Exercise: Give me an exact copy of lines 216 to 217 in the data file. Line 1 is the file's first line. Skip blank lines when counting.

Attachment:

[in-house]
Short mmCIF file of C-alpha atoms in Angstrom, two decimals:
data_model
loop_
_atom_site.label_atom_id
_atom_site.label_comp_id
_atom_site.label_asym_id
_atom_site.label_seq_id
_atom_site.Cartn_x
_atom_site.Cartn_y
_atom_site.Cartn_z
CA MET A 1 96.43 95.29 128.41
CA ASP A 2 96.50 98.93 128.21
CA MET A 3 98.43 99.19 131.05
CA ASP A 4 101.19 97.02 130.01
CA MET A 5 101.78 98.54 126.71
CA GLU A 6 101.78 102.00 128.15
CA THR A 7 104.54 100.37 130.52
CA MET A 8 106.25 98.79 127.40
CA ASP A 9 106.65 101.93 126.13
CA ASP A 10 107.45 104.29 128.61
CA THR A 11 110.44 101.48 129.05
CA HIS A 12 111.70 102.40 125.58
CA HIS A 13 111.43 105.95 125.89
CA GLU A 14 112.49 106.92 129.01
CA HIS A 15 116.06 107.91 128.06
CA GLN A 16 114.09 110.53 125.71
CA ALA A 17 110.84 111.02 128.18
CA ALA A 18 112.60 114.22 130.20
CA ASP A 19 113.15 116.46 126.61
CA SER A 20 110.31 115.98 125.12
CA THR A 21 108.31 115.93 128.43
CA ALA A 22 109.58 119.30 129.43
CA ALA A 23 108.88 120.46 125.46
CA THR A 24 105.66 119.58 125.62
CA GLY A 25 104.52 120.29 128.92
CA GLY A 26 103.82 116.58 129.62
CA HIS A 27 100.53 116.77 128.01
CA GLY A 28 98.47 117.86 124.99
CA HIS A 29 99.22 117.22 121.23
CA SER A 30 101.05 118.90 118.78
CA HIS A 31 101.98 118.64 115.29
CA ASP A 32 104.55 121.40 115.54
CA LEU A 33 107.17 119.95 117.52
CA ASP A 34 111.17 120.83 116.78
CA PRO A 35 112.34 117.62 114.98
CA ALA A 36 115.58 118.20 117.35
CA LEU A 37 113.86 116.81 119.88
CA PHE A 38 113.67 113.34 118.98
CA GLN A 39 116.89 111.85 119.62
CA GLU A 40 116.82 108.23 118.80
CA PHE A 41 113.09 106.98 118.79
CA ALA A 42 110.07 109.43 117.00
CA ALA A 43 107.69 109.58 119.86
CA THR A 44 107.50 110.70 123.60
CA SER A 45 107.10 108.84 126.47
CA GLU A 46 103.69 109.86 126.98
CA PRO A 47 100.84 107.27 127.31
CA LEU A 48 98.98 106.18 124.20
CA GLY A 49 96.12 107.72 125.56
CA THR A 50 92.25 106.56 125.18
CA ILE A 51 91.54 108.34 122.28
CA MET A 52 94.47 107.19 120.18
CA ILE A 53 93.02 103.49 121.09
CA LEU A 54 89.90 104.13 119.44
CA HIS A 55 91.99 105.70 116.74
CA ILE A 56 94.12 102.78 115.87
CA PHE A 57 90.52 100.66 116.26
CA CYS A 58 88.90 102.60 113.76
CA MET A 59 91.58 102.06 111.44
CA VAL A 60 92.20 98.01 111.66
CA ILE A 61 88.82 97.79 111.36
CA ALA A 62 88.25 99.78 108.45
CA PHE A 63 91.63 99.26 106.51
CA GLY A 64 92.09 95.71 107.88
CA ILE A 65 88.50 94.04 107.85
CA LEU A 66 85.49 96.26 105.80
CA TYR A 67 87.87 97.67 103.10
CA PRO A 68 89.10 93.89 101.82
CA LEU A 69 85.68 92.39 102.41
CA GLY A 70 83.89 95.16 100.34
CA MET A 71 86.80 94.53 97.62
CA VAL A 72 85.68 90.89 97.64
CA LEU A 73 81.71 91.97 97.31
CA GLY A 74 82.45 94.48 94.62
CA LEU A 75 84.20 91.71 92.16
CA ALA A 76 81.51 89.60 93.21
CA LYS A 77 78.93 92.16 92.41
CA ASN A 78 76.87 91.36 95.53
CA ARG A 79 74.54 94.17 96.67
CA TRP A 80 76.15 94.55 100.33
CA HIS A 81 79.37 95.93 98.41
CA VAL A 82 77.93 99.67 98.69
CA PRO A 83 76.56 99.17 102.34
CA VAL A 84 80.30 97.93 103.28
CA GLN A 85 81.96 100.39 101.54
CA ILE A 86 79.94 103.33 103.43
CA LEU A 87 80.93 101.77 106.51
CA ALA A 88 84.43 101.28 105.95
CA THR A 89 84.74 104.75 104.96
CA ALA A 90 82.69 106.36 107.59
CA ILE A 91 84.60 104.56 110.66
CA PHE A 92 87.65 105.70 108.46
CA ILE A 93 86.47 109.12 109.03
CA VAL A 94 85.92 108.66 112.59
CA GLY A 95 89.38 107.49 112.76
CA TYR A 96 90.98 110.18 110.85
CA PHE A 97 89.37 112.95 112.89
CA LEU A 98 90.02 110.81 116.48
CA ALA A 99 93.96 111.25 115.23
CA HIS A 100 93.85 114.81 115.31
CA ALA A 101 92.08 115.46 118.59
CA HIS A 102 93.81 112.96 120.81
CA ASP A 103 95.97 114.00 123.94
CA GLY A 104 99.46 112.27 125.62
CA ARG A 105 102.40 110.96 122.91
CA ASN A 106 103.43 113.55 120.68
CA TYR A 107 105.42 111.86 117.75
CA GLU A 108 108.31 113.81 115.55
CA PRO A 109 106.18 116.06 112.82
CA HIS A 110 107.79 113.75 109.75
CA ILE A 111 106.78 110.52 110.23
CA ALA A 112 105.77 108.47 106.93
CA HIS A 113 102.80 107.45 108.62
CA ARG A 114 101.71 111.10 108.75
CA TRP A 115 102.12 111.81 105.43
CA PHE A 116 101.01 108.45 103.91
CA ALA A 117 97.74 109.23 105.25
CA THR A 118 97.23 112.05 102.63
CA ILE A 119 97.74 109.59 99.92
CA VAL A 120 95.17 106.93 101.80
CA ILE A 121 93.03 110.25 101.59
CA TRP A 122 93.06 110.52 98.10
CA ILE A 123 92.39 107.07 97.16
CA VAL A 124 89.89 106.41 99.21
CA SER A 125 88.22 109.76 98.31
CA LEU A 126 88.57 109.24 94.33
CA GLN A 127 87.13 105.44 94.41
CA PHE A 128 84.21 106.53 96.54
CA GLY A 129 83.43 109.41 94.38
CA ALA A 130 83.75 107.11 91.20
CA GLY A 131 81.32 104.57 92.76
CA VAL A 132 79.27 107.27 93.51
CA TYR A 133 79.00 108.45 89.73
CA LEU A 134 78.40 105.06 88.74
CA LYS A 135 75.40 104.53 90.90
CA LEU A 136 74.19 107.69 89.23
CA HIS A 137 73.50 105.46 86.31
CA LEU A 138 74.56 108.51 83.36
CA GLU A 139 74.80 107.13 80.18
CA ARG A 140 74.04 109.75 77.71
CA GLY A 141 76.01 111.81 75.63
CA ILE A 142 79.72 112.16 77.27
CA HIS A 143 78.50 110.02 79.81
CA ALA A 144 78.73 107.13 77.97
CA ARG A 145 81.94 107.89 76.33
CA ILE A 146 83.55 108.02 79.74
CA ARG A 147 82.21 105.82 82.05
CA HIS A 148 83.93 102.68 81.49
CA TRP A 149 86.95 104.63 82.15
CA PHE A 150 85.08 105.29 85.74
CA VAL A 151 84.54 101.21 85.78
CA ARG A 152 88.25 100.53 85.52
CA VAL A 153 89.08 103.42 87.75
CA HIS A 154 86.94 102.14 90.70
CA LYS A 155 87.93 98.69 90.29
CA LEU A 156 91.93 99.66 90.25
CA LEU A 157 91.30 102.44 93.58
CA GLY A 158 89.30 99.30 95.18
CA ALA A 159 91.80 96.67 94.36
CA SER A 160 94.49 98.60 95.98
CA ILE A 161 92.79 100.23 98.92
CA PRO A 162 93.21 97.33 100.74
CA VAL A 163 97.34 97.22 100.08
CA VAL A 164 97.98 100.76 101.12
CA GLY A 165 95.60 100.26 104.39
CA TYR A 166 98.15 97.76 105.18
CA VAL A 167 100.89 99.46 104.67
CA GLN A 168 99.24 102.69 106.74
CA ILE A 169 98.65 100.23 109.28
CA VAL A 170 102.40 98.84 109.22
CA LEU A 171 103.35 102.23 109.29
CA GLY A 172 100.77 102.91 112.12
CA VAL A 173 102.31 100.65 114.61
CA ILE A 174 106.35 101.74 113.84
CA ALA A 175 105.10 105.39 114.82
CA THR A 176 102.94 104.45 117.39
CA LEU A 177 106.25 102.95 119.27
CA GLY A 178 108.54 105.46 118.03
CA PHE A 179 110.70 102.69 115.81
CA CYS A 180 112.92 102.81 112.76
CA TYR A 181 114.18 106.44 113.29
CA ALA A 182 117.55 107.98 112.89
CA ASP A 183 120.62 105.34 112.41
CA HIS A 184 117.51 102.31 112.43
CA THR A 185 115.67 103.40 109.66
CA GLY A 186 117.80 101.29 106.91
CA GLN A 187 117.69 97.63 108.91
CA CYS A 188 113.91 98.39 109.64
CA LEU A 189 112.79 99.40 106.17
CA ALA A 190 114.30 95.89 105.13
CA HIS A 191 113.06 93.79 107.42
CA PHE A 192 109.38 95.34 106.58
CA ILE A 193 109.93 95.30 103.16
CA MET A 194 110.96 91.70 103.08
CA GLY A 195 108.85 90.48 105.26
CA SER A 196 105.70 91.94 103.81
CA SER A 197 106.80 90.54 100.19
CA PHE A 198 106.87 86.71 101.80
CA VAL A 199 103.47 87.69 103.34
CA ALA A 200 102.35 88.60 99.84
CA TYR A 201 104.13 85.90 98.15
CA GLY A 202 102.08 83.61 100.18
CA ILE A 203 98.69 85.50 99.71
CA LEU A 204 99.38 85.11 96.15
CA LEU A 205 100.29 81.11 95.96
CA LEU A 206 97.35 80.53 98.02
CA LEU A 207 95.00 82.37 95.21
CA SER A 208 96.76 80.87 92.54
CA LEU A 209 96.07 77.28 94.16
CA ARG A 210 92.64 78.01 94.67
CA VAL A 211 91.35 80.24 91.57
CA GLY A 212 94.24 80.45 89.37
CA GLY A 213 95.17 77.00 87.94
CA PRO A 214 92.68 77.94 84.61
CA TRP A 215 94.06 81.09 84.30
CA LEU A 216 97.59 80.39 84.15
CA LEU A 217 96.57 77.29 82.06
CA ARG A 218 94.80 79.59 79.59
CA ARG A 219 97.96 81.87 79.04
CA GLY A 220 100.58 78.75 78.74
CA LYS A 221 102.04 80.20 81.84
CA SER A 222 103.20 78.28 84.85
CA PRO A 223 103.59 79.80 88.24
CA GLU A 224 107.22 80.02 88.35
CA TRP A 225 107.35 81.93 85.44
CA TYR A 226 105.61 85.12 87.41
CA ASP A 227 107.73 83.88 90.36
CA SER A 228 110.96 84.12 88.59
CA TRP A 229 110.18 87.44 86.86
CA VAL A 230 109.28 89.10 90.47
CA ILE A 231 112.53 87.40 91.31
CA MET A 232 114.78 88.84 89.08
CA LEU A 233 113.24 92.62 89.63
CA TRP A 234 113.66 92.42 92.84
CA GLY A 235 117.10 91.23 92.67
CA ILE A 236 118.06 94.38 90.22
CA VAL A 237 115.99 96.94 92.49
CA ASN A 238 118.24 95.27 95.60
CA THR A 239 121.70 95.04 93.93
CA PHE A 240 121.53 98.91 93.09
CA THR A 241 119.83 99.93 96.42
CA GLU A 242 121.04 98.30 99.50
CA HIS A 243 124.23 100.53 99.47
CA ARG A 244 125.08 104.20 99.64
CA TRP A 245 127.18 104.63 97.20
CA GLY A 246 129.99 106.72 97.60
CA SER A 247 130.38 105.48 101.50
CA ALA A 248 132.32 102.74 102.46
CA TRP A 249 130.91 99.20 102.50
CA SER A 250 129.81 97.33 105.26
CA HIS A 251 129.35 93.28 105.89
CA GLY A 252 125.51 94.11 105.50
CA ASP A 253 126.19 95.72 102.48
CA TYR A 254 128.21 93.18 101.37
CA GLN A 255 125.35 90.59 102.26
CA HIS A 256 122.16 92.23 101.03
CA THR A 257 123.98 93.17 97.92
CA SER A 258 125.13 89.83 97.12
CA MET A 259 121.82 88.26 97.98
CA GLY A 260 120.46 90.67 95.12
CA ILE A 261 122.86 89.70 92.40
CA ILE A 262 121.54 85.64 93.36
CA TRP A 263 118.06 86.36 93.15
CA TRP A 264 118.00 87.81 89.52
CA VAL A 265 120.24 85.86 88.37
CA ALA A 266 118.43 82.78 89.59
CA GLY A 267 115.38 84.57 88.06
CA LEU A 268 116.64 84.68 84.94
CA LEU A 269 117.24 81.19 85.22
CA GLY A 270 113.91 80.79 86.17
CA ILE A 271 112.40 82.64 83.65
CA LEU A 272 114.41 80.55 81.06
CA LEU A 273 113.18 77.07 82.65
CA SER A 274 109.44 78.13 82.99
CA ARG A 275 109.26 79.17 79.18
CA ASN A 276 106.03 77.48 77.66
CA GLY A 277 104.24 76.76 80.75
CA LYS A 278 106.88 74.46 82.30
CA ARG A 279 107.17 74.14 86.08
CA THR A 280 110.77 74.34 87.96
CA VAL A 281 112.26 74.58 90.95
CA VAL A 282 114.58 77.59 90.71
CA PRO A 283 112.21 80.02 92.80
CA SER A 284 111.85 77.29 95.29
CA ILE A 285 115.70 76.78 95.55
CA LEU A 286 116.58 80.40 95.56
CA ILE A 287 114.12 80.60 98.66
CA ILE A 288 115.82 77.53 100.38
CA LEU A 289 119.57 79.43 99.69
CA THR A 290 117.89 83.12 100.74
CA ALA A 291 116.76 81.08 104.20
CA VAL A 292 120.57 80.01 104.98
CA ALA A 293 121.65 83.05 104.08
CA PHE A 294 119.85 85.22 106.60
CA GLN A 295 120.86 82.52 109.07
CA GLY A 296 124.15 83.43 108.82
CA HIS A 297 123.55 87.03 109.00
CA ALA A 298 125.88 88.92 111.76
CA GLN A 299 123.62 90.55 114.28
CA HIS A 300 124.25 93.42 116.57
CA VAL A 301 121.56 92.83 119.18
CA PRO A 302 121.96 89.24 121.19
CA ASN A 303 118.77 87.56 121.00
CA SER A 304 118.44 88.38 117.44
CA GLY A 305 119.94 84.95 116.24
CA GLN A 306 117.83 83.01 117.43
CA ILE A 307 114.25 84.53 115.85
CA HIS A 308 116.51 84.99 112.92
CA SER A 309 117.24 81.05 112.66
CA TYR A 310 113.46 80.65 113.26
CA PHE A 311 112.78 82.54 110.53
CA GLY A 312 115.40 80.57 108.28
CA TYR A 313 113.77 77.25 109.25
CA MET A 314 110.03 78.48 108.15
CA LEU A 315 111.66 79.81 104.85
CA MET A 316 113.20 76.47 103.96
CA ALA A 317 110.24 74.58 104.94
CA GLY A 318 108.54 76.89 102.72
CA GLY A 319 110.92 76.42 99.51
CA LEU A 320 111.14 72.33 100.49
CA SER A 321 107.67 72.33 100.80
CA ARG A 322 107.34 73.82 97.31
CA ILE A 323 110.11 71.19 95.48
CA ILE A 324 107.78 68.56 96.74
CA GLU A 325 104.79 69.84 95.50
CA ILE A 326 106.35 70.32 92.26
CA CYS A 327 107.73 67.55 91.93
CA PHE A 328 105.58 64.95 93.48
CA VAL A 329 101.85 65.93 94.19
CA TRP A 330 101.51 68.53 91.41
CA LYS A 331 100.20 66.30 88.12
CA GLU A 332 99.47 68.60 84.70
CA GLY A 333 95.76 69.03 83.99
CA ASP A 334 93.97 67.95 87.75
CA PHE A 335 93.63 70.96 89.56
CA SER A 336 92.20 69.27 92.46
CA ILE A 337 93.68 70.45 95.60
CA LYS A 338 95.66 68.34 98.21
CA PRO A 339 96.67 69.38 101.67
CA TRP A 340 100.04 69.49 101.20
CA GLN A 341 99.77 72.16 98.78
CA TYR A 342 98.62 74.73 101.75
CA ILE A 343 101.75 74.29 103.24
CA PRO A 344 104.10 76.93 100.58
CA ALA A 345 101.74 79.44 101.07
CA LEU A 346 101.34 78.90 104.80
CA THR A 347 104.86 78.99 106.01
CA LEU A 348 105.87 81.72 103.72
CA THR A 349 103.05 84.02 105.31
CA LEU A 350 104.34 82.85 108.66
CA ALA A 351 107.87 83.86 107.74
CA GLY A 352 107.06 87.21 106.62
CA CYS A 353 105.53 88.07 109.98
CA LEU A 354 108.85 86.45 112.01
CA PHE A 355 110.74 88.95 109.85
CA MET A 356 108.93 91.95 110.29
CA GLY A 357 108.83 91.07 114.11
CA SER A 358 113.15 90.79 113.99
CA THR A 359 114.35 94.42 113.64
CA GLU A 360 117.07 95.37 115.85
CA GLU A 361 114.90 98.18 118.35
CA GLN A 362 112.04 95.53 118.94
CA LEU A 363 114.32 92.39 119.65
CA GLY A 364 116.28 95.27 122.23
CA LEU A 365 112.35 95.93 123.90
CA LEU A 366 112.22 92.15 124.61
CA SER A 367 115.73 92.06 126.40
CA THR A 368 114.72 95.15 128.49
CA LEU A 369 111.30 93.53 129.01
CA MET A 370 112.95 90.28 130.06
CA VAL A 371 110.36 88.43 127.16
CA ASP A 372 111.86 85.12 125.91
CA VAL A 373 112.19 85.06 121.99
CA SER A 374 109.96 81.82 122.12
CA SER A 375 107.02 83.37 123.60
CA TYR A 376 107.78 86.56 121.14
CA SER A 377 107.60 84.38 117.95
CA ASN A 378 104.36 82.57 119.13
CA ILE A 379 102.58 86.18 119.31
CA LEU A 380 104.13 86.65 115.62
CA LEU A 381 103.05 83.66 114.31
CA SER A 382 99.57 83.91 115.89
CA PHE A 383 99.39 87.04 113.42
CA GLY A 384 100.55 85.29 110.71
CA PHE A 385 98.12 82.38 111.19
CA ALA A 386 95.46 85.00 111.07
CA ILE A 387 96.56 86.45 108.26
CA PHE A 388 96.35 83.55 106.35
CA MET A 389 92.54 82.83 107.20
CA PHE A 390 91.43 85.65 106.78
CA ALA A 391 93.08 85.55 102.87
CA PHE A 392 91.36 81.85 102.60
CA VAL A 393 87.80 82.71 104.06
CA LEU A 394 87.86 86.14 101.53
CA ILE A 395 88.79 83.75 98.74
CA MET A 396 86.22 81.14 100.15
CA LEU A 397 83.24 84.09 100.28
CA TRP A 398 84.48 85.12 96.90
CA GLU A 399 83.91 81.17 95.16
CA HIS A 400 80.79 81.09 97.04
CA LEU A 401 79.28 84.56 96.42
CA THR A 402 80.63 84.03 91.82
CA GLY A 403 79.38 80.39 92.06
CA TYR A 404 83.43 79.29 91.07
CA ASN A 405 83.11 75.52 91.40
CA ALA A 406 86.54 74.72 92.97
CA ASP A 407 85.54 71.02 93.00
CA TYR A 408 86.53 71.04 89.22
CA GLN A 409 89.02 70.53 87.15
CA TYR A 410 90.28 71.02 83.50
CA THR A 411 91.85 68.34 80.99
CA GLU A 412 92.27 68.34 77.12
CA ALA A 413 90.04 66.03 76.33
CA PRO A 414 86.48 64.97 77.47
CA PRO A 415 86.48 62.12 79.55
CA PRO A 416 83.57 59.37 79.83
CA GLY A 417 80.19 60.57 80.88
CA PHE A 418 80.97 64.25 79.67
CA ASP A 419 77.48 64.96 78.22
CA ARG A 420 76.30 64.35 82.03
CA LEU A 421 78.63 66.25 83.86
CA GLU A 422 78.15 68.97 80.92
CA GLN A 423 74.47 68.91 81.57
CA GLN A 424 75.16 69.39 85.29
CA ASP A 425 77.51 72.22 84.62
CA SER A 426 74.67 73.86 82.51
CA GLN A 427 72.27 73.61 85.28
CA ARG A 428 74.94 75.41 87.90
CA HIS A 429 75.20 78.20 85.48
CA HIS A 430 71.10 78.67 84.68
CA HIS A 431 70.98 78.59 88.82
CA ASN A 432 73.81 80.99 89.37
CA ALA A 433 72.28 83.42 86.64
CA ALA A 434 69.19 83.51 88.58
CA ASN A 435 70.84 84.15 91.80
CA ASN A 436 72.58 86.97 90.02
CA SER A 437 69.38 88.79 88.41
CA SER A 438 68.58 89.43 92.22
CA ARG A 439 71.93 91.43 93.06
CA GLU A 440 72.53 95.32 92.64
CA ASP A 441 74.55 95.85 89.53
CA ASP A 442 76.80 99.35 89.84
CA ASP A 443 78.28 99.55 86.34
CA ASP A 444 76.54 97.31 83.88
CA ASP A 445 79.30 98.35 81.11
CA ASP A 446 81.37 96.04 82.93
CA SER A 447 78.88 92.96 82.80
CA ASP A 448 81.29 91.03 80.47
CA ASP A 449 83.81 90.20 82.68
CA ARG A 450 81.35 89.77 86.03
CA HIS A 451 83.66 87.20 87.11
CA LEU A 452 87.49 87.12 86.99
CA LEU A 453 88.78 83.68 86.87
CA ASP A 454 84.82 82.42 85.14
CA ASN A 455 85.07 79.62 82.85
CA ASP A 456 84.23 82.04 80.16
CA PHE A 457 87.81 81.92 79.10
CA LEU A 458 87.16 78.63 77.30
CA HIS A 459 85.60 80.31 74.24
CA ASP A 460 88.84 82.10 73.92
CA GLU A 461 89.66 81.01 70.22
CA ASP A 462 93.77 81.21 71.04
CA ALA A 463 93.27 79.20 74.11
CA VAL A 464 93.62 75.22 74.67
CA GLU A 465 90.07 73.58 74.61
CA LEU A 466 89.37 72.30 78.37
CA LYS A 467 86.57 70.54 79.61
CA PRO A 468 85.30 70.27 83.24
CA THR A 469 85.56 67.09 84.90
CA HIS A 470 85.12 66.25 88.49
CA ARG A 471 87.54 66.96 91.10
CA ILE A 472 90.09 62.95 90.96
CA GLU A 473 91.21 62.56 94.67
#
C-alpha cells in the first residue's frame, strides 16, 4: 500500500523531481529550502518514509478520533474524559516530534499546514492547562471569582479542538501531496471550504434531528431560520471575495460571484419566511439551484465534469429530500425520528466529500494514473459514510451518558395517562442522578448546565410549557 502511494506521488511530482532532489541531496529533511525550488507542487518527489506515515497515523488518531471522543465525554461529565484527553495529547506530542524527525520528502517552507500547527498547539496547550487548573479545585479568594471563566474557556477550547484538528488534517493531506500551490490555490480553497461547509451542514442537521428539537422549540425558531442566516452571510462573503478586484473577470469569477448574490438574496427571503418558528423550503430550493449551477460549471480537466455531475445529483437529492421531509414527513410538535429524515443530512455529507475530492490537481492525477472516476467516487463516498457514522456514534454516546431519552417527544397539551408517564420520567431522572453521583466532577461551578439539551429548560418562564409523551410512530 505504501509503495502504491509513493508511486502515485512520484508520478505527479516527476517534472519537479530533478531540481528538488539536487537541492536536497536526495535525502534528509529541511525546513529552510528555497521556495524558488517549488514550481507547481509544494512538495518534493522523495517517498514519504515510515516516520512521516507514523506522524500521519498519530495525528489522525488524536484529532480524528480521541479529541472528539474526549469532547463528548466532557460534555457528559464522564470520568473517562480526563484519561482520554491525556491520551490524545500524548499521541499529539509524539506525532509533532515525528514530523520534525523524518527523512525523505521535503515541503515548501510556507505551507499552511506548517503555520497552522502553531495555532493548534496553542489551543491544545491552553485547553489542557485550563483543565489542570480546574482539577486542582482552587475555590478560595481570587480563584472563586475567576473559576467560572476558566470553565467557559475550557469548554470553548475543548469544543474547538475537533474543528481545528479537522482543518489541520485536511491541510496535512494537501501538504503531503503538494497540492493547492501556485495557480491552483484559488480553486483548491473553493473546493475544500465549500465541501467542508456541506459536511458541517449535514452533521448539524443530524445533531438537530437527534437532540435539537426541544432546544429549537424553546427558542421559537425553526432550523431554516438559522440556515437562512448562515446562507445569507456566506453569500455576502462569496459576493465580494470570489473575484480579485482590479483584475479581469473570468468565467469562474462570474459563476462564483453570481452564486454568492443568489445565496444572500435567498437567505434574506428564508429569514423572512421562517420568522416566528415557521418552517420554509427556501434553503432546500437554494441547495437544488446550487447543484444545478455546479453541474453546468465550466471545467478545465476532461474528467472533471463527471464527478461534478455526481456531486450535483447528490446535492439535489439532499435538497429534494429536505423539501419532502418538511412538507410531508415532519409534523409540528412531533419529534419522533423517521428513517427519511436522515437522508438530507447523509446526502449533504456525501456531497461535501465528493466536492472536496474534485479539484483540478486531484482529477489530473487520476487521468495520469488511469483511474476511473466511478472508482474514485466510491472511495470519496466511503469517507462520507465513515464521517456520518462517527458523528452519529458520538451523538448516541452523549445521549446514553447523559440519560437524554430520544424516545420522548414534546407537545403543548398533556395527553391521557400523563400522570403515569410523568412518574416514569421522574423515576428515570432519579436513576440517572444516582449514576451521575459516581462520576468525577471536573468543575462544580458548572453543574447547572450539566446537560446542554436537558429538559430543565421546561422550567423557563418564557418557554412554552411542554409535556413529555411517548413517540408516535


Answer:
CA LEU A 205 100.29 81.11 95.96
CA LEU A 206 97.35 80.53 98.02